Rosamund Clifford (before 1150 – ca. 1176), often called "The Fair Rosamund" or the "Rose of the World", was famed for her beauty and was a mistress of King Henry II of England, famous in English folklore.
Rosamund is believed to have been the daughter of the marcher lord Walter de Clifford and his wife Margaret. Walter was originally known as Walter fitz Richard (i.e. son of Richard), but his name was gradually changed to that of his major holding, first as steward, then as lord. This was Clifford Castle on the River Wye. Rosamund had two sisters, Amice and Lucy. Amice married Osbern fitz Hugh of Richard's Castle and Lucy, Hugh de Say of Stokesay. She also had three brothers, Walter II de Clifford, Richard and Gilbert. Her name, "Rosamund", may have been influenced by the Latin phrase rosa mundi, which means "rose of the world."
Rosamund grew up at Castle Clifford, before going to Godstow Nunnery, near Oxford, to be educated by the nuns. Henry publicly acknowledged the liaison with Rosamund in 1174. When the affair ended, Rosamund retired to Godstow Abbey, where she died, not thirty years old, in 1176. According to Mike Ibeji, "there is ...no doubt that the great love of his life was Rosamund Clifford."
The traditional story recounts that King Henry adopted her as his mistress, and that, in order to conceal his illicit amours from his Queen, Eleanor of Aquitaine, he conducted them within the innermost recesses of a complicated maze which he caused to be made in his park at Woodstock. Rumours having reached the ears of Queen Eleanor, the indignant lady contrived to penetrate the labyrinth, confronted her terrified and tearful rival, and forced her to choose between the dagger and the bowl of poison; Rosamund chose the latter and died.
The poisoning incident is not mentioned in an account given by a chronicler of that time, John Brompton, Abbot of Jervaulx (Yorks), and does not appear before the fourteenth century.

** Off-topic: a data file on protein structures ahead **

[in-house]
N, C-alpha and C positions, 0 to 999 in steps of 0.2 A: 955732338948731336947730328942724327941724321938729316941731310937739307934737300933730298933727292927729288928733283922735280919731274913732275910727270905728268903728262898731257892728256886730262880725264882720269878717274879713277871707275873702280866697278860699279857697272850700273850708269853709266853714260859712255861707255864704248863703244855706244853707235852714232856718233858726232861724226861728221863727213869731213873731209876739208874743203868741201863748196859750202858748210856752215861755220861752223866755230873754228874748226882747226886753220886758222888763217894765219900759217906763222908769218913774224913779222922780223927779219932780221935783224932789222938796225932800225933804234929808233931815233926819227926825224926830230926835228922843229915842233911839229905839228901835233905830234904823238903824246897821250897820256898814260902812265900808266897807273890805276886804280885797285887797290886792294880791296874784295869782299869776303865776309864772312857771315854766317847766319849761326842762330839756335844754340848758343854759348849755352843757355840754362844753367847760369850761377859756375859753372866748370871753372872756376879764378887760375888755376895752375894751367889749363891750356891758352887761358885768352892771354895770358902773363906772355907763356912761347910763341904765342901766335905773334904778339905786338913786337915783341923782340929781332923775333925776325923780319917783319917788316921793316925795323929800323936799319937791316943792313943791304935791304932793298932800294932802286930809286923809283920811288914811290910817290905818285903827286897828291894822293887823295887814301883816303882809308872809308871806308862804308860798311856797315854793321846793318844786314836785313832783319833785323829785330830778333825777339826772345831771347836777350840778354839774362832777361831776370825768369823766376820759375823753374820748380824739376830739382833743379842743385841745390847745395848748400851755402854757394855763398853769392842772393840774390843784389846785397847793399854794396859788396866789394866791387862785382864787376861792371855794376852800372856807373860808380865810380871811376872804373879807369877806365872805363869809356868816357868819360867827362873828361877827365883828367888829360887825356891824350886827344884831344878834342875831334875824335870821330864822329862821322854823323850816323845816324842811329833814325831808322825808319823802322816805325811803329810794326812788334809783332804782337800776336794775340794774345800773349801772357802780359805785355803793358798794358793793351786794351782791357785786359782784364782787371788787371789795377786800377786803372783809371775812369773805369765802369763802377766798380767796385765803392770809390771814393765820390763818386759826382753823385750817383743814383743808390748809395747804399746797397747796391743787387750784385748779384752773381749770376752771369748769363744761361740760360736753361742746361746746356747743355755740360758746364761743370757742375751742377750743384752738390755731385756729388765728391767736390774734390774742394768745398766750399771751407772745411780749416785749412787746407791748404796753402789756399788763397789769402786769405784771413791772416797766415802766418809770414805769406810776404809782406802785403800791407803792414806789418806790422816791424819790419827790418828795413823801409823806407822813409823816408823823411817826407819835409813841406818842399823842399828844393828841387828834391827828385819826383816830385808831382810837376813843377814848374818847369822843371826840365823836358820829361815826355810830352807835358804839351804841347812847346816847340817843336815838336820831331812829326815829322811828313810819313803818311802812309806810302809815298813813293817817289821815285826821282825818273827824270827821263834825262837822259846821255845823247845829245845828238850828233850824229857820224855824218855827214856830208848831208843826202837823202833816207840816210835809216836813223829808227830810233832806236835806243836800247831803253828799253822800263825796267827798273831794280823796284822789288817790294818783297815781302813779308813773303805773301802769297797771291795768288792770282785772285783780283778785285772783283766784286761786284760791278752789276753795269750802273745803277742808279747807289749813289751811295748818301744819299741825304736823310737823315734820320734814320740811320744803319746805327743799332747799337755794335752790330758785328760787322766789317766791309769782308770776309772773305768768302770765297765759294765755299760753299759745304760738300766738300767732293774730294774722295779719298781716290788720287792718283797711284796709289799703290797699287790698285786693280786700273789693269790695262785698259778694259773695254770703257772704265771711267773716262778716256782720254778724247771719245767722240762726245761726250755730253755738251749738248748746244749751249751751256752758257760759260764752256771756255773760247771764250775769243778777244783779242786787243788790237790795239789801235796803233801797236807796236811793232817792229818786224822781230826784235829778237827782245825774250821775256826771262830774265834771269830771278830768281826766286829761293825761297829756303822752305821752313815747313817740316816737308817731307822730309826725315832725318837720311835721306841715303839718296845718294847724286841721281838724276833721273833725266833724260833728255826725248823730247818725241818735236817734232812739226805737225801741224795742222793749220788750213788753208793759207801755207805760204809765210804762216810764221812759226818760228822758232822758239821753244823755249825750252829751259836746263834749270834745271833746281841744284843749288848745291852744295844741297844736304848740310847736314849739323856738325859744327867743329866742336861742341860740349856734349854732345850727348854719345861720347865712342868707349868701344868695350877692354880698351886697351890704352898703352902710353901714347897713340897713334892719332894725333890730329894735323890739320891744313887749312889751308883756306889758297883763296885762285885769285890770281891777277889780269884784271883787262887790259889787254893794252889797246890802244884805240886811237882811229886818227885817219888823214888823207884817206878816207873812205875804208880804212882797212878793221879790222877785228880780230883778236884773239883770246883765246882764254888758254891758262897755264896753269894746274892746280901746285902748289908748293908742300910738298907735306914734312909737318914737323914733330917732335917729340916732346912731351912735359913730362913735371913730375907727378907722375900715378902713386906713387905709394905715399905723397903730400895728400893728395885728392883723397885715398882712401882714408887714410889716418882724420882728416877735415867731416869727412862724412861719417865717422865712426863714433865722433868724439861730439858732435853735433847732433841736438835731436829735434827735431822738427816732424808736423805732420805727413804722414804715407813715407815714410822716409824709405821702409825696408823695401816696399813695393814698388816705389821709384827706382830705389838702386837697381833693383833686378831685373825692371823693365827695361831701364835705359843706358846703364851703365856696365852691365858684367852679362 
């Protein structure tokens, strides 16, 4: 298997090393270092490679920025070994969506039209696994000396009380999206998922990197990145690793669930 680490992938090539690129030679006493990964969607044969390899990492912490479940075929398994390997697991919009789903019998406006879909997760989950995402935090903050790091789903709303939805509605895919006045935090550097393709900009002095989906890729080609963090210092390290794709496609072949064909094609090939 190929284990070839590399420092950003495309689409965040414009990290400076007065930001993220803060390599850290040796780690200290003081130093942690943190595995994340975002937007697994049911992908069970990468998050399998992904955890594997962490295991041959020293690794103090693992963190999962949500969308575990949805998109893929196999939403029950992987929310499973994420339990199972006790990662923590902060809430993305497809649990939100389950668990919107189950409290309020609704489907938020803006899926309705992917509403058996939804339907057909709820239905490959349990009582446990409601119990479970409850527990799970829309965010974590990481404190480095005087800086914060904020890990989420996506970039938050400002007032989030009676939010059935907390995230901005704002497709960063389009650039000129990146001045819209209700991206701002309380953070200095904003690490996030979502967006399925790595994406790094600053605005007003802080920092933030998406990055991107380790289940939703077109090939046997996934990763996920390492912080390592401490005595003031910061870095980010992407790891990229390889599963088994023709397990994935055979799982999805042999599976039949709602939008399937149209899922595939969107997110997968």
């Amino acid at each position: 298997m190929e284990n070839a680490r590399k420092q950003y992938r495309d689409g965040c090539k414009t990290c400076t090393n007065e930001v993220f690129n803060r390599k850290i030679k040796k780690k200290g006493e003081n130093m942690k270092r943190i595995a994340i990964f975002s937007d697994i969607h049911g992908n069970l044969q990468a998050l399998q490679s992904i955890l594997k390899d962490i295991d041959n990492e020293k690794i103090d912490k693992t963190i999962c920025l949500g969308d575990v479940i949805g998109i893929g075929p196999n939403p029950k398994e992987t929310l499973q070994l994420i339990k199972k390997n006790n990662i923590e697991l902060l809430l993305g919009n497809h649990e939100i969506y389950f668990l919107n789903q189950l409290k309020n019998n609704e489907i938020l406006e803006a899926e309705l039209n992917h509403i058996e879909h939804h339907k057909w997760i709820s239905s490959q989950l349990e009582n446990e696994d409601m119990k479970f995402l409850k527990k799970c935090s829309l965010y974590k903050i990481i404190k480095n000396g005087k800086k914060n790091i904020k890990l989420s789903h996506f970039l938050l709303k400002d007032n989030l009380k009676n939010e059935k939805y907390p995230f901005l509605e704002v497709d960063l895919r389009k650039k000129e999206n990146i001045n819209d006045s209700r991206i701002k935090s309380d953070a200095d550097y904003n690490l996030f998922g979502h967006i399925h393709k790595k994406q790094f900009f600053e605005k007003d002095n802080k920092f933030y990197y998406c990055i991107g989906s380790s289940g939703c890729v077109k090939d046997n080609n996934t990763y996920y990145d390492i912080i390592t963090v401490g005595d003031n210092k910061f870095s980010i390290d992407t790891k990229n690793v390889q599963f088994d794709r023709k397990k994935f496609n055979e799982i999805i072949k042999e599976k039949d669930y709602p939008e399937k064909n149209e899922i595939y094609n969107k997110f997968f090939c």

The story was handed down for generations and gradually embroidered with various additional details, more or less scandalous, gathered around the central tale, as, for instance, that Rosamond presented Henry with the son who was afterwards known as William Longsword, Earl of Salisbury. His mother was, however, Ida de Tosny, Countess of Norfolk.
Rosamund Clifford was reputedly one of the great beauties of the 12th Century and inspired ballads, poems, stories and paintings.
Historians are divided over whether or not Rosamund's relationship with the King produced children. Legend has falsely attributed to Rosamund another of Henry's illegitimate sons: Geoffrey Plantagenet (1151–1212), Archbishop of York. Her maternity in this case was only claimed centuries later. Geoffrey was apparently born before Henry and Rosamund met and is presumed to be the son of another otherwise unknown mistress.
Rosamund's story first appears in fourteenth century "French Chronicle of London", which purports to recount the confrontation with Queen Eleanor. In one version Rosamund is improbably described as having been roasted between two fires, stabbed, and left to bleed to death in a bath of scalding water by the Queen. During the Elizabethan era, stories claiming that she had been murdered by Eleanor of Aquitaine gained popularity; but the Ballad of Fair Rosamund by Thomas Deloney (1612) and the Complaint of Rosamund by Samuel Daniel (1592) are both purely fictional. Most medieval chroniclers acknowledged that by 1173, Eleanor was held in close confinement, having raised her sons in rebellion against their father.
The underground labyrinth was added to the tale in 1516. However, Robert Gambles cites a 1231 reference to "Rosamund's Chamber, with gardens, a cloister and a well. According to local tales, "Rosamund's Bower," is said to have been pulled down when Blenheim Palace was built. A pool on the grounds of Blenheim Palace is known as "Fair Rosamund's Well", and is said to be fed by a spring that never stops flowing.
The cup of poison first appears in a ballad of 1611. Accounts made around the time of the dissolution report that, along with other engravings, Rosamund's tomb in the chapter house contained the depiction of a chalice.
She is thought to have entered Henry's life around the time that Eleanor was pregnant with her final child, John who was born on 24 December 1166 at Oxford. Indeed, Eleanor is known to have given birth to John at Beaumont Palace rather than at Woodstock because, it is speculated, having planned to give birth at Woodstock, she refused to do so upon finding Rosamund there.
Authorities differ over whether Rosamund stayed quietly in seclusion at Woodstock while Henry went back and forth between England and his continental possessions, or whether she travelled with him as a member of his household. If the former, the two of them could not have spent more than about a quarter of the time between 1166 and 1176 together (as historian Marion Meade puts it: "For all her subsequent fame, Rosamund must be one of the most neglected concubines in history").